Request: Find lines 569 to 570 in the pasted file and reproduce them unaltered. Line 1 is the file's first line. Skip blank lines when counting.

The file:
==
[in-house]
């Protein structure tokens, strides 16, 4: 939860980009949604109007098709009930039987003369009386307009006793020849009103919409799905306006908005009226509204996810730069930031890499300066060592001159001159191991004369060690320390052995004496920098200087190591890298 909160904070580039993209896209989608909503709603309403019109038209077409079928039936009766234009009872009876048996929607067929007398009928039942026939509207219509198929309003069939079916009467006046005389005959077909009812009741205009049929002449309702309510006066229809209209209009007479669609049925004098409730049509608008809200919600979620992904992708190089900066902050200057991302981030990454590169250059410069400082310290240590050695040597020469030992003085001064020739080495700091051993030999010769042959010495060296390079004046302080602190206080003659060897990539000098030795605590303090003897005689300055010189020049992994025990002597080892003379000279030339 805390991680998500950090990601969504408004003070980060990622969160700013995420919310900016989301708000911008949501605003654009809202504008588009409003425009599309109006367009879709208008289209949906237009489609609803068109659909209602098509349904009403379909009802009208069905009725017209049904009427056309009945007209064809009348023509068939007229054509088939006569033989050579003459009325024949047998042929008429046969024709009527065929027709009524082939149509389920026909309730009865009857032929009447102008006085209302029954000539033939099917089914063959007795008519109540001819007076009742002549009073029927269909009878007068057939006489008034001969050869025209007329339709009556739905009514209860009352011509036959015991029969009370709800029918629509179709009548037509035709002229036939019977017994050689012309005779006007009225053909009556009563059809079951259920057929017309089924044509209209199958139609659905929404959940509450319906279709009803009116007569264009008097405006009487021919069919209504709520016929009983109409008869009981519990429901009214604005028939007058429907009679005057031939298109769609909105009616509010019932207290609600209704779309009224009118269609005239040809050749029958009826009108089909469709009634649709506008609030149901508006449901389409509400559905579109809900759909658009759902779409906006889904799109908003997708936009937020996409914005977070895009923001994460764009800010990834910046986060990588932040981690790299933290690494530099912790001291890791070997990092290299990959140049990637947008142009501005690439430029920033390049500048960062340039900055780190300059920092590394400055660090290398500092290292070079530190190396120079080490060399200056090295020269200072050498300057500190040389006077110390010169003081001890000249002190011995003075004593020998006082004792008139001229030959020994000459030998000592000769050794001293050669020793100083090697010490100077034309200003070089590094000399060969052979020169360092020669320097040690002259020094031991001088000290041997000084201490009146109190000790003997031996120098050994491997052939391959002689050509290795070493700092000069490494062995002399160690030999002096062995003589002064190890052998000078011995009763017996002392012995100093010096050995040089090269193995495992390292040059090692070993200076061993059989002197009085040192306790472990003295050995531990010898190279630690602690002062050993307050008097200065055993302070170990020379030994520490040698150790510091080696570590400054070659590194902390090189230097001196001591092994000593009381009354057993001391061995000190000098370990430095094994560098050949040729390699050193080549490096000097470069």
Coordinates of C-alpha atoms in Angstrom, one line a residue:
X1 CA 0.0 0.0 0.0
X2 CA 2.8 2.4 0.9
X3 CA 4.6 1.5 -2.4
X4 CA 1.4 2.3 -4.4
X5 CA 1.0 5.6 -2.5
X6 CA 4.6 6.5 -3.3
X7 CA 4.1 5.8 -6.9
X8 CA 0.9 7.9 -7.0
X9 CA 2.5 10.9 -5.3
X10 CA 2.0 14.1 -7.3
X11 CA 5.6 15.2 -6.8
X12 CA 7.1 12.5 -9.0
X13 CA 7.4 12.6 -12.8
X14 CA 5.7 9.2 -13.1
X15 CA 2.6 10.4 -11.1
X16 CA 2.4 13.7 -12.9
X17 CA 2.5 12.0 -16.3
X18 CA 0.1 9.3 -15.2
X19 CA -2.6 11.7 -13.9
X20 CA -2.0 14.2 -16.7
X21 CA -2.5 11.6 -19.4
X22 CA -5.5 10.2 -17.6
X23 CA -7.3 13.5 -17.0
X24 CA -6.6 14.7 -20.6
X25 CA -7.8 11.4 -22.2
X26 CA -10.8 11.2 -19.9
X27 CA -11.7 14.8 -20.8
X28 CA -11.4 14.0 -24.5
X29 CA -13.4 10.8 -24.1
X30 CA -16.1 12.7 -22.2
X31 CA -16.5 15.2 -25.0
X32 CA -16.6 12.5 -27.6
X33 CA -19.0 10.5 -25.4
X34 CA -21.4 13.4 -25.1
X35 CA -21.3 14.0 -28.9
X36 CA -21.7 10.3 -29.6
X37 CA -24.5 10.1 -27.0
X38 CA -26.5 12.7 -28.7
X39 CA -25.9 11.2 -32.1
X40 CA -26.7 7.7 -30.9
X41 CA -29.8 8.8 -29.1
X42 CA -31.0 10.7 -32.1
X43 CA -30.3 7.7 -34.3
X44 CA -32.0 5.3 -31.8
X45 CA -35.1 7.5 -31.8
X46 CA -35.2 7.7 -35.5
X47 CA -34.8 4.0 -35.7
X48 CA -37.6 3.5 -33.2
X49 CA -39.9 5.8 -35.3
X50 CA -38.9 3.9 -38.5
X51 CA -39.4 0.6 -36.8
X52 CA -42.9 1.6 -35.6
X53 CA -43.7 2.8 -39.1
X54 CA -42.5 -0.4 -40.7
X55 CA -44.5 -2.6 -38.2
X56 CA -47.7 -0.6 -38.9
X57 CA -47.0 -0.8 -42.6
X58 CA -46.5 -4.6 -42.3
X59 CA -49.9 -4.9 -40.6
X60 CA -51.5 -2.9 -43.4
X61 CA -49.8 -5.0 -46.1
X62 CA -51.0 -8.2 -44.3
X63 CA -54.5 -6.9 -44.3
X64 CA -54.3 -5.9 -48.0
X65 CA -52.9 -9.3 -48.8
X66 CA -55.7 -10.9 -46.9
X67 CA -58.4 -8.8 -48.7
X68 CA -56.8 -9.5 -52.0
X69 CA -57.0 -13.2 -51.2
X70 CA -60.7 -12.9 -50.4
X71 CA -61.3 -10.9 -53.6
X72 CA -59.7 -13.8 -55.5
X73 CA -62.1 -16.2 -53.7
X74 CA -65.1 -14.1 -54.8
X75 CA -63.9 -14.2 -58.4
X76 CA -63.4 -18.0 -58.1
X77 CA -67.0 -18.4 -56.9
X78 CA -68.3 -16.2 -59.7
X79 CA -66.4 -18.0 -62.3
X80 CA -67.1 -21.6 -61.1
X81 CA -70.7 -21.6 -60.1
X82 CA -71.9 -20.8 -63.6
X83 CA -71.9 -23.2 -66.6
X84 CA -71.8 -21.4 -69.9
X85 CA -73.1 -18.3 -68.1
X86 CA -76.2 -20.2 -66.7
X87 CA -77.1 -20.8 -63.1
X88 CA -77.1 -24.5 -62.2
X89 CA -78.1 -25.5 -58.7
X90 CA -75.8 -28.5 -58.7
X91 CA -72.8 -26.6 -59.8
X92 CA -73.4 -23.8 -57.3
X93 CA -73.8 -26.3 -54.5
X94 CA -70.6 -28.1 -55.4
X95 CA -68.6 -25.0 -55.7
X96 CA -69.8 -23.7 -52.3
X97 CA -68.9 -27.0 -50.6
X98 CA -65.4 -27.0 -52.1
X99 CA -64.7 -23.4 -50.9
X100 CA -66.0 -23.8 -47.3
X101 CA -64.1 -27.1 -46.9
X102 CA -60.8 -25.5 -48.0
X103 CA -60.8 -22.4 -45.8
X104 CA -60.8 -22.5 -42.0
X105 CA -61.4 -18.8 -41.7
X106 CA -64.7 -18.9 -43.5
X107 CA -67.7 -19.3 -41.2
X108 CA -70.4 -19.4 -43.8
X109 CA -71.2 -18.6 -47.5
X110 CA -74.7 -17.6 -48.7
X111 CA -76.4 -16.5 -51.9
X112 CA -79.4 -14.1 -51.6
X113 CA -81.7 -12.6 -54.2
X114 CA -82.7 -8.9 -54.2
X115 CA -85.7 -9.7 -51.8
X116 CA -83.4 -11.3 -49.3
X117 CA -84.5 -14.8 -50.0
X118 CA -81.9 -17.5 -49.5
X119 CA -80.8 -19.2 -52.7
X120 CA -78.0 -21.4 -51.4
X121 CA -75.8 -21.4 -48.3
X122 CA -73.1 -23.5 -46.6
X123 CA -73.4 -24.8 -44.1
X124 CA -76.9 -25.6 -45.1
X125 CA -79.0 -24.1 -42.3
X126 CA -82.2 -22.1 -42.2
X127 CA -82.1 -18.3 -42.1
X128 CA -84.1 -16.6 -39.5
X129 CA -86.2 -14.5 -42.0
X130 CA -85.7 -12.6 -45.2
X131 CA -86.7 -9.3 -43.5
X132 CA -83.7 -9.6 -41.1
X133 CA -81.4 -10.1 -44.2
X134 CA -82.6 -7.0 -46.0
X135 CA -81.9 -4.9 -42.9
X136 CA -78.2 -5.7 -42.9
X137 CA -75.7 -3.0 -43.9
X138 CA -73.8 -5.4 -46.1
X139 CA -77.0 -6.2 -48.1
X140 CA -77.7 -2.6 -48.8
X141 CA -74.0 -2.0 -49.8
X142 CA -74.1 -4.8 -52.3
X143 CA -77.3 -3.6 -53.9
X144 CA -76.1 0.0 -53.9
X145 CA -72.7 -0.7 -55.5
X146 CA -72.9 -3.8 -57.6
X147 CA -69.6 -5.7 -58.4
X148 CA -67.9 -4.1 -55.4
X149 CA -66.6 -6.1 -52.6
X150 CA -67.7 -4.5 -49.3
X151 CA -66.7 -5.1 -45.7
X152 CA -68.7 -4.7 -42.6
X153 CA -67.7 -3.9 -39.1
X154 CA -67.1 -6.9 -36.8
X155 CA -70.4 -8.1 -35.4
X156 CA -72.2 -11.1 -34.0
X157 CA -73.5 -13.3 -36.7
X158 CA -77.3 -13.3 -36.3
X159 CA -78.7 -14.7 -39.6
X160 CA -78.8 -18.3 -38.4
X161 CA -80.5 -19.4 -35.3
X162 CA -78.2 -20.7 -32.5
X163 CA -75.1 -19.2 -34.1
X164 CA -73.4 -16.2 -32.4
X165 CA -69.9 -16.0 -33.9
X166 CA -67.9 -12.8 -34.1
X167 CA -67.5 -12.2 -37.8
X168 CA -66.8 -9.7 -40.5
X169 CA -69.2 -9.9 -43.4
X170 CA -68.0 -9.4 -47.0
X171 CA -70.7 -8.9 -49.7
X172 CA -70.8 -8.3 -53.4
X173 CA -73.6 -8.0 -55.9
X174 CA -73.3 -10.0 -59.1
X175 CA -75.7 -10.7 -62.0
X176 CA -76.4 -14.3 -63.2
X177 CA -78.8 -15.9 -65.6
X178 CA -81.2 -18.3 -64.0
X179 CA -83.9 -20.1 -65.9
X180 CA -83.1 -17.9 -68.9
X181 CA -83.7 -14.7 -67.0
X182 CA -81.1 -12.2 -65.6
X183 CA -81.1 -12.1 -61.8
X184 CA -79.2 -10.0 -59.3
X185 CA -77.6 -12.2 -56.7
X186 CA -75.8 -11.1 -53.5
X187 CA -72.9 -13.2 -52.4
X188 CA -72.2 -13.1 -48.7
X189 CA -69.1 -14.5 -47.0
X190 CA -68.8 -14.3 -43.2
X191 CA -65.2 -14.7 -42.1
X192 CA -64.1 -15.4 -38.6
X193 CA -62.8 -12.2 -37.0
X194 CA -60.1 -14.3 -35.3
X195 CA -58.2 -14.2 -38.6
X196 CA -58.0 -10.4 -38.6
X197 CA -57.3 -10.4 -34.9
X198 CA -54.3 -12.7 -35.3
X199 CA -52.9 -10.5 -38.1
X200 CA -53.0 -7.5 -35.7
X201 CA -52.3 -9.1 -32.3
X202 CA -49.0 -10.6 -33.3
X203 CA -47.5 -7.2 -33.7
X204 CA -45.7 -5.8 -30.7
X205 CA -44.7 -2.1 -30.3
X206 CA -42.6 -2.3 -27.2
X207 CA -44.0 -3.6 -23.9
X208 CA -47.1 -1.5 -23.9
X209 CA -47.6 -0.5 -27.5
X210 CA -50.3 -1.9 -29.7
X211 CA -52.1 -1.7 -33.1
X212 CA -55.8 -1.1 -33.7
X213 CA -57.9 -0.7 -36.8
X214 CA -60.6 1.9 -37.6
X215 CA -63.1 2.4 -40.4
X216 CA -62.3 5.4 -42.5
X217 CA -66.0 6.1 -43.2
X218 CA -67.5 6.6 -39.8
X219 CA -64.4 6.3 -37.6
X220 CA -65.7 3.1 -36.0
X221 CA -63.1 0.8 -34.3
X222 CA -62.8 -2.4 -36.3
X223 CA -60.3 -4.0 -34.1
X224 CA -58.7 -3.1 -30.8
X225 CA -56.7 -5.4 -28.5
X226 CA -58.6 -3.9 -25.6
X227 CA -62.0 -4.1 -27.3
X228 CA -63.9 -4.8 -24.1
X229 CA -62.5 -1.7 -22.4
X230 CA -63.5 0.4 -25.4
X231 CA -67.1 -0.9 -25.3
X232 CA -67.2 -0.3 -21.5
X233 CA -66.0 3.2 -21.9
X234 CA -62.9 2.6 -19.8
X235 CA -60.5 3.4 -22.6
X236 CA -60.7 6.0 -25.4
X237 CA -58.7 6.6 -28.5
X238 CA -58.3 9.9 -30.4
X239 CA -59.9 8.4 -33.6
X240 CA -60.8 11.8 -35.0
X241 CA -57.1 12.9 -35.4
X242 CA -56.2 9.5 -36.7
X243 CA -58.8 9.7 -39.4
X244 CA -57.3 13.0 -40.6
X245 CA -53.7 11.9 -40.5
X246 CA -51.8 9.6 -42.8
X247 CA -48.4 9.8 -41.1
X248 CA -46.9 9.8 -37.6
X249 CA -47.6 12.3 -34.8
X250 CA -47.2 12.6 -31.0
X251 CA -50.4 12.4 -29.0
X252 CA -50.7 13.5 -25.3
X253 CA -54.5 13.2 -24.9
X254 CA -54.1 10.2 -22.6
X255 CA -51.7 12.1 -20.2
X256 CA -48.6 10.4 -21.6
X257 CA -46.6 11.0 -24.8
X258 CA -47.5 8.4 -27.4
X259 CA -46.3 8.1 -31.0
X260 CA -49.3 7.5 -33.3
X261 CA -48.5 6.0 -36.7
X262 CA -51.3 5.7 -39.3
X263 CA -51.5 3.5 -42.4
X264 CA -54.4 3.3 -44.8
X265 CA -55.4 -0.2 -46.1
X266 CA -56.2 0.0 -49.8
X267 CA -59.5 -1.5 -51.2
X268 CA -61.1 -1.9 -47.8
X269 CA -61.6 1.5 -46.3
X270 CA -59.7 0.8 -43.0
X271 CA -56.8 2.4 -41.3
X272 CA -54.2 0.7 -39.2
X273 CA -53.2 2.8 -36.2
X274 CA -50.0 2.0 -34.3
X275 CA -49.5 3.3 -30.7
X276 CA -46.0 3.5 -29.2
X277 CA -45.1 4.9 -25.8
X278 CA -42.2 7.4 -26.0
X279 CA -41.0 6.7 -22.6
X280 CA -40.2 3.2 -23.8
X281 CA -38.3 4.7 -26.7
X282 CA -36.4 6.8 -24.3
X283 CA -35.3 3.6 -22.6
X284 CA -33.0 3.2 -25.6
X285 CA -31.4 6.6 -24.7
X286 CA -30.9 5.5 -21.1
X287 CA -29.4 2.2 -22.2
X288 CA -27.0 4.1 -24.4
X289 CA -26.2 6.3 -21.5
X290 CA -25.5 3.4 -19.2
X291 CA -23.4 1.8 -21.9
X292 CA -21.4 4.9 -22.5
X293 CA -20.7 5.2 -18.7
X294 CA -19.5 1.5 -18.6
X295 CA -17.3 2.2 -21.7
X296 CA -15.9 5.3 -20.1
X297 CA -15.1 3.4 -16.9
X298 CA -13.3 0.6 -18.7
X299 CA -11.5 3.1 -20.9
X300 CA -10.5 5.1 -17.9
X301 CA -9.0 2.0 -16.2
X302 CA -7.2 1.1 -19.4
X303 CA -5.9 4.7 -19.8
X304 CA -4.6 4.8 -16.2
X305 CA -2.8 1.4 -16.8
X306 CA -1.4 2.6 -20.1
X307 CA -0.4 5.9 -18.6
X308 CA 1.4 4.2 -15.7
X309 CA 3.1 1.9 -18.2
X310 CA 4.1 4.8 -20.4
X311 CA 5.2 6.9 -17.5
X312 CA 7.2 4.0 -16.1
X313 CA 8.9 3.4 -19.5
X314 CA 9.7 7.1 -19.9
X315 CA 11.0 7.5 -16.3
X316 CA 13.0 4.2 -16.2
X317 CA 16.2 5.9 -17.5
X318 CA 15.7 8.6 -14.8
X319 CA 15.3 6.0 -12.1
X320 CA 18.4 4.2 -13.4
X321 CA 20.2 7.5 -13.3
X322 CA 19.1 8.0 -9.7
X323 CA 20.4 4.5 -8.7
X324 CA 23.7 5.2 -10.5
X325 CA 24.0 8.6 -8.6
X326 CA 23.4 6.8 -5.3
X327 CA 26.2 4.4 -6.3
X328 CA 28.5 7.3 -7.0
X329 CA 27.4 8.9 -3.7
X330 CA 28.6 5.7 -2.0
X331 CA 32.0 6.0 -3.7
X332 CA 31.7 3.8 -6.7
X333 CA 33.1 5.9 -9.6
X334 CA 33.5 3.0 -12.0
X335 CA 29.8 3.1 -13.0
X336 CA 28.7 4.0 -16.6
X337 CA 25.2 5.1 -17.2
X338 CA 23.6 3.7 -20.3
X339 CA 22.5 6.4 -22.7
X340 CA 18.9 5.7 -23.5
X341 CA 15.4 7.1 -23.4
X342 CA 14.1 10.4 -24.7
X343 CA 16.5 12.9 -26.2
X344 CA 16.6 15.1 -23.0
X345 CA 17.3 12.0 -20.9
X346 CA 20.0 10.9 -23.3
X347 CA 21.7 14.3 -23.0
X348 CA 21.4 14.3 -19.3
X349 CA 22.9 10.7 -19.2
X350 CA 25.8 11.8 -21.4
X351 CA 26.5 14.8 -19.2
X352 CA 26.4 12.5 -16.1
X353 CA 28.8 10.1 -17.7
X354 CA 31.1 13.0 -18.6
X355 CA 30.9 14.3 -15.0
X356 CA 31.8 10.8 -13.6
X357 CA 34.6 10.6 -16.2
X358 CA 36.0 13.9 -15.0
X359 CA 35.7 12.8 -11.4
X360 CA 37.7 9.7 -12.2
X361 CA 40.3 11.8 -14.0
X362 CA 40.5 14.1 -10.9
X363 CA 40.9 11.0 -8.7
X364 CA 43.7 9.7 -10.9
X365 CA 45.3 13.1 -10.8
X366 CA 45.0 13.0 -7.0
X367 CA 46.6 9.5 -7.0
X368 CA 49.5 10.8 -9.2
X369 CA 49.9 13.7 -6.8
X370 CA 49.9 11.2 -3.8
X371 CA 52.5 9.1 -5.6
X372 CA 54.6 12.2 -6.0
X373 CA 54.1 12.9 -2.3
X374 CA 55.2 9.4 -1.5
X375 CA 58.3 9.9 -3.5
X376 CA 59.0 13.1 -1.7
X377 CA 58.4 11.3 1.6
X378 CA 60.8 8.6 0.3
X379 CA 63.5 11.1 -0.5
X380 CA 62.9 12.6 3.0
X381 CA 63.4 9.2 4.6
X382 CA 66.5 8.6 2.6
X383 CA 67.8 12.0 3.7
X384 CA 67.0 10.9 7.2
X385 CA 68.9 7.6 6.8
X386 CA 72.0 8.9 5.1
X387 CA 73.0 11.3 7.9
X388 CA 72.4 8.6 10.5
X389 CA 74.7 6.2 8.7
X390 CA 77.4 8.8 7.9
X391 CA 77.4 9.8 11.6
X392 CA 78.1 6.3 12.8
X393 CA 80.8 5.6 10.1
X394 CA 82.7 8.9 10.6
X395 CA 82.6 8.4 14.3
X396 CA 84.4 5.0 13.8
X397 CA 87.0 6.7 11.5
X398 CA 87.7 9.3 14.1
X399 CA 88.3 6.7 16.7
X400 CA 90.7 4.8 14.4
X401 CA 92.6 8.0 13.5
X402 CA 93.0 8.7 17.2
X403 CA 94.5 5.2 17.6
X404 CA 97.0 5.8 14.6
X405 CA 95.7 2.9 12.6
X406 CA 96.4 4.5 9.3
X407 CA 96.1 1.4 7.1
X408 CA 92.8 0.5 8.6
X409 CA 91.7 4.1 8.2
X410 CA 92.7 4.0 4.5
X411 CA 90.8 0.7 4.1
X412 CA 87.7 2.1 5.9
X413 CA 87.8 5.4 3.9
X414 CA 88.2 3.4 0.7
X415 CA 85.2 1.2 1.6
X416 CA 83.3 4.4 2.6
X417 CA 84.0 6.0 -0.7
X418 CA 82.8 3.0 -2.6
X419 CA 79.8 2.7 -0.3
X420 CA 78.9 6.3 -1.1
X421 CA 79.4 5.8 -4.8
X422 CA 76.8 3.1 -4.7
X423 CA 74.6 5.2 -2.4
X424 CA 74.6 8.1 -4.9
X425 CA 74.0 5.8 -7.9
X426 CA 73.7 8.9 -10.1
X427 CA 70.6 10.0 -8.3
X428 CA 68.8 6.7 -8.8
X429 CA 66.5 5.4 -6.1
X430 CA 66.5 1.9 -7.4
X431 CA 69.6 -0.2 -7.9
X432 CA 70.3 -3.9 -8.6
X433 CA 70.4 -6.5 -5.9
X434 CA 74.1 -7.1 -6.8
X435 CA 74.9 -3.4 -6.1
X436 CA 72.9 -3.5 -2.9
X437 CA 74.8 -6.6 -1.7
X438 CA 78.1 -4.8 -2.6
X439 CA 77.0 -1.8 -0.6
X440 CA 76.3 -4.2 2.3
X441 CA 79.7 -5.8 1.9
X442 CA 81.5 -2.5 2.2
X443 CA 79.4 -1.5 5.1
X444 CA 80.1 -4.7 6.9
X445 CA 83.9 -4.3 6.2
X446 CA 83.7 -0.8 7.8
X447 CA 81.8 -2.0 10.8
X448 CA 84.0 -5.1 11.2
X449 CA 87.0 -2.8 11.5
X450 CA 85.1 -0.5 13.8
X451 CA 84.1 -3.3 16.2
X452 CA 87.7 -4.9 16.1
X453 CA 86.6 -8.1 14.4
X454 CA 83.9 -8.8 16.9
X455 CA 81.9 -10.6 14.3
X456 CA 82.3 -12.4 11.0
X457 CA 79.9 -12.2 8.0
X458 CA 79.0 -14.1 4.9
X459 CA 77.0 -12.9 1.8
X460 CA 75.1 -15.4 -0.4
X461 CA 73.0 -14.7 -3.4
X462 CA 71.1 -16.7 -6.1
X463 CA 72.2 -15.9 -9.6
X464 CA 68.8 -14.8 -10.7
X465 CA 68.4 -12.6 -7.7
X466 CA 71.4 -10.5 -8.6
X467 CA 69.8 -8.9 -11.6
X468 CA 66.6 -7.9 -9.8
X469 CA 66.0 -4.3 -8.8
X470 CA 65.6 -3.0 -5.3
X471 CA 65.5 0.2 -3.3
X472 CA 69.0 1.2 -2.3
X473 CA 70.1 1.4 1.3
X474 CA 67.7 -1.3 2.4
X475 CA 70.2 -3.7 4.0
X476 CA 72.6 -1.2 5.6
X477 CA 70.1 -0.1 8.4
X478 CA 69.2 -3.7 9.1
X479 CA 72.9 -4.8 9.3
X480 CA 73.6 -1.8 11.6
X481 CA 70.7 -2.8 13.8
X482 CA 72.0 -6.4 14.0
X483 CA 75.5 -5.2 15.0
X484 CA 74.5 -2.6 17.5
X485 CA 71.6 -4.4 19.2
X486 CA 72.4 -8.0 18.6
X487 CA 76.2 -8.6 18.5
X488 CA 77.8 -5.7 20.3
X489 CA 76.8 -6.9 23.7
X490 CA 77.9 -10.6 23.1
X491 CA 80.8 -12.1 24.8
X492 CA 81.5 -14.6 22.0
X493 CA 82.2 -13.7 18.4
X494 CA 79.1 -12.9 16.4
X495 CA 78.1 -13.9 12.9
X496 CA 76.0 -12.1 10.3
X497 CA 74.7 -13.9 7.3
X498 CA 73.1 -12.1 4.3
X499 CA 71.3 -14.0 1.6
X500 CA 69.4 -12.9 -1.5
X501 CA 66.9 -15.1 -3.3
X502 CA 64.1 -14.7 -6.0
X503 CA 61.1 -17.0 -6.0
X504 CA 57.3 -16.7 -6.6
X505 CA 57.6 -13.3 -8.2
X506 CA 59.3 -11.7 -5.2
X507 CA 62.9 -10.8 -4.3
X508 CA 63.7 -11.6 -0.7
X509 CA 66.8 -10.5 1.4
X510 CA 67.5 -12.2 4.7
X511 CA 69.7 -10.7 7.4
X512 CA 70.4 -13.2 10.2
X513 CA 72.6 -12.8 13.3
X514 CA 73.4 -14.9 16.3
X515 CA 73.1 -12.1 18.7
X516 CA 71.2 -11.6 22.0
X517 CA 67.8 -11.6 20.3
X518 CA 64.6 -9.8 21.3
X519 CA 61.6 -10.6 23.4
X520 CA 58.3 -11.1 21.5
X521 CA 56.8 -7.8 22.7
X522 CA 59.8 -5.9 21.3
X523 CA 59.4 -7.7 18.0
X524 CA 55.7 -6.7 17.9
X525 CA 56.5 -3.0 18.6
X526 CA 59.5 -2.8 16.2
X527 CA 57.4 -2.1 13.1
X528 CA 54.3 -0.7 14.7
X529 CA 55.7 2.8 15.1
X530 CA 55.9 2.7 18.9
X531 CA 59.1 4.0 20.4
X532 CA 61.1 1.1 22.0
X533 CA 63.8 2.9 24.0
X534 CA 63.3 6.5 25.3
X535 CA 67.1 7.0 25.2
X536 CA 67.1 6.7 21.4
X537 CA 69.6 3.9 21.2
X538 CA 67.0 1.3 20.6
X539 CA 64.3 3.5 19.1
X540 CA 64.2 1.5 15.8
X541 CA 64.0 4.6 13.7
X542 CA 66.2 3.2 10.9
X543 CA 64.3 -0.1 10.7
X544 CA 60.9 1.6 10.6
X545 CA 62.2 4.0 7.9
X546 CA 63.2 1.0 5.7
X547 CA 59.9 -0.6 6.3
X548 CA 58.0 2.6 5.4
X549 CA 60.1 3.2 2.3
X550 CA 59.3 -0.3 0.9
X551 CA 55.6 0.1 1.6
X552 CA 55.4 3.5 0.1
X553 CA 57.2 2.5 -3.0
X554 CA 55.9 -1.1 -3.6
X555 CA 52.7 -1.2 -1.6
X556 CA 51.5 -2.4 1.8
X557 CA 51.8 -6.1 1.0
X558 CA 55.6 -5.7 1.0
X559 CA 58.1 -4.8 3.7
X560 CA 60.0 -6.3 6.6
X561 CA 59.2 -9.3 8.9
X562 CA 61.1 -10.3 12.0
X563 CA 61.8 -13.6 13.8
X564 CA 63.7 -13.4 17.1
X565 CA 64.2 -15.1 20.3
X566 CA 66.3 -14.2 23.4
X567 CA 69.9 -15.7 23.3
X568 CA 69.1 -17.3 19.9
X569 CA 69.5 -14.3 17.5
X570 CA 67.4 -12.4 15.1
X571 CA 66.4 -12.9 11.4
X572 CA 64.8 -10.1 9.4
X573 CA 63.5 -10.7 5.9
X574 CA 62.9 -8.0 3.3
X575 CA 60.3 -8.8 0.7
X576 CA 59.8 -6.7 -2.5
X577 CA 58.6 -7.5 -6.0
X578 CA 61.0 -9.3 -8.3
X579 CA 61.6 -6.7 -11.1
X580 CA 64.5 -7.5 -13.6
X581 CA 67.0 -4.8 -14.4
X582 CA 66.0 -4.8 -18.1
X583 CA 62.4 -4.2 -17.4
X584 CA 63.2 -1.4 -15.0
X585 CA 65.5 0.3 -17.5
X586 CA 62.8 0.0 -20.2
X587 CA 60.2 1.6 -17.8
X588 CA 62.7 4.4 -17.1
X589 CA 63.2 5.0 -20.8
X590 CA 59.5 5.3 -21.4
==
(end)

X566 CA 66.3 -14.2 23.4
X567 CA 69.9 -15.7 23.3